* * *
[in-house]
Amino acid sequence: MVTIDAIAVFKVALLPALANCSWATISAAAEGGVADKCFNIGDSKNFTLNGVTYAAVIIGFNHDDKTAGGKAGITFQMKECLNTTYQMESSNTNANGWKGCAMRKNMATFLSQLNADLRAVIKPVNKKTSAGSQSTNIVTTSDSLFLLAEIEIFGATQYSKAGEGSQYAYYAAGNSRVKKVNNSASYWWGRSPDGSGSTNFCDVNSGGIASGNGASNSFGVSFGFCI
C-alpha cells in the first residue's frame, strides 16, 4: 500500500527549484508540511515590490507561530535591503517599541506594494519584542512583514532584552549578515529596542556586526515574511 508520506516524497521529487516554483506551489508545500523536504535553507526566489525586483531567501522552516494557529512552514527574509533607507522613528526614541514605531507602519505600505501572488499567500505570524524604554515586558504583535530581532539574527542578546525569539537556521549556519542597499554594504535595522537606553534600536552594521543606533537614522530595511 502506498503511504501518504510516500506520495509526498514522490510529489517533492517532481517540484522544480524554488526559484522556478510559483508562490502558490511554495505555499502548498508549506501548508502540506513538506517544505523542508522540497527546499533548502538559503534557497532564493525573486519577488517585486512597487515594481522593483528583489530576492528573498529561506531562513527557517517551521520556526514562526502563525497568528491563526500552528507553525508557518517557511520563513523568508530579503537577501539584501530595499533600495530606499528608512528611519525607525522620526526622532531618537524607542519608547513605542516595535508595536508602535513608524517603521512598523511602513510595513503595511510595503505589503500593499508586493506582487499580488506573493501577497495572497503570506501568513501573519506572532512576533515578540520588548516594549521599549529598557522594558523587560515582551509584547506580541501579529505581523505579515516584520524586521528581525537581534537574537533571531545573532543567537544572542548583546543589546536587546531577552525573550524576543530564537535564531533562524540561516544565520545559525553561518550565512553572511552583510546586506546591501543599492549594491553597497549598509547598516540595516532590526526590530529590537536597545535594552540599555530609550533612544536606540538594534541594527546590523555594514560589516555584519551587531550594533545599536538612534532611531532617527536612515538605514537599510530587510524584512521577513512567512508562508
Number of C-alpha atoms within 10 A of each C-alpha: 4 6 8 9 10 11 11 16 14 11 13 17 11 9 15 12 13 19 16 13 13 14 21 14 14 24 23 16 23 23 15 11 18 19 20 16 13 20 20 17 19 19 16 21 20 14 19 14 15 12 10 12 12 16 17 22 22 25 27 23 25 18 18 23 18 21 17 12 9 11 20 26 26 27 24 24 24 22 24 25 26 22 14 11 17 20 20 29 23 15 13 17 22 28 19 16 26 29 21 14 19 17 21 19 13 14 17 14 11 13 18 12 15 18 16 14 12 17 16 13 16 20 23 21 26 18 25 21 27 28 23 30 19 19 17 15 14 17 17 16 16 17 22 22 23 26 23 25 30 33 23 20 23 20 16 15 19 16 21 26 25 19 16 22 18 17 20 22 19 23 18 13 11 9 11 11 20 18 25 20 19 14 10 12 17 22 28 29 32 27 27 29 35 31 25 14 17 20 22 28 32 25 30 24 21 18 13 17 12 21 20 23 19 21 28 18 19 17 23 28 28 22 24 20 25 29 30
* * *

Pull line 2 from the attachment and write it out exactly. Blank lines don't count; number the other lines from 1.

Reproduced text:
Amino acid sequence: MVTIDAIAVFKVALLPALANCSWATISAAAEGGVADKCFNIGDSKNFTLNGVTYAAVIIGFNHDDKTAGGKAGITFQMKECLNTTYQMESSNTNANGWKGCAMRKNMATFLSQLNADLRAVIKPVNKKTSAGSQSTNIVTTSDSLFLLAEIEIFGATQYSKAGEGSQYAYYAAGNSRVKKVNNSASYWWGRSPDGSGSTNFCDVNSGGIASGNGASNSFGVSFGFCI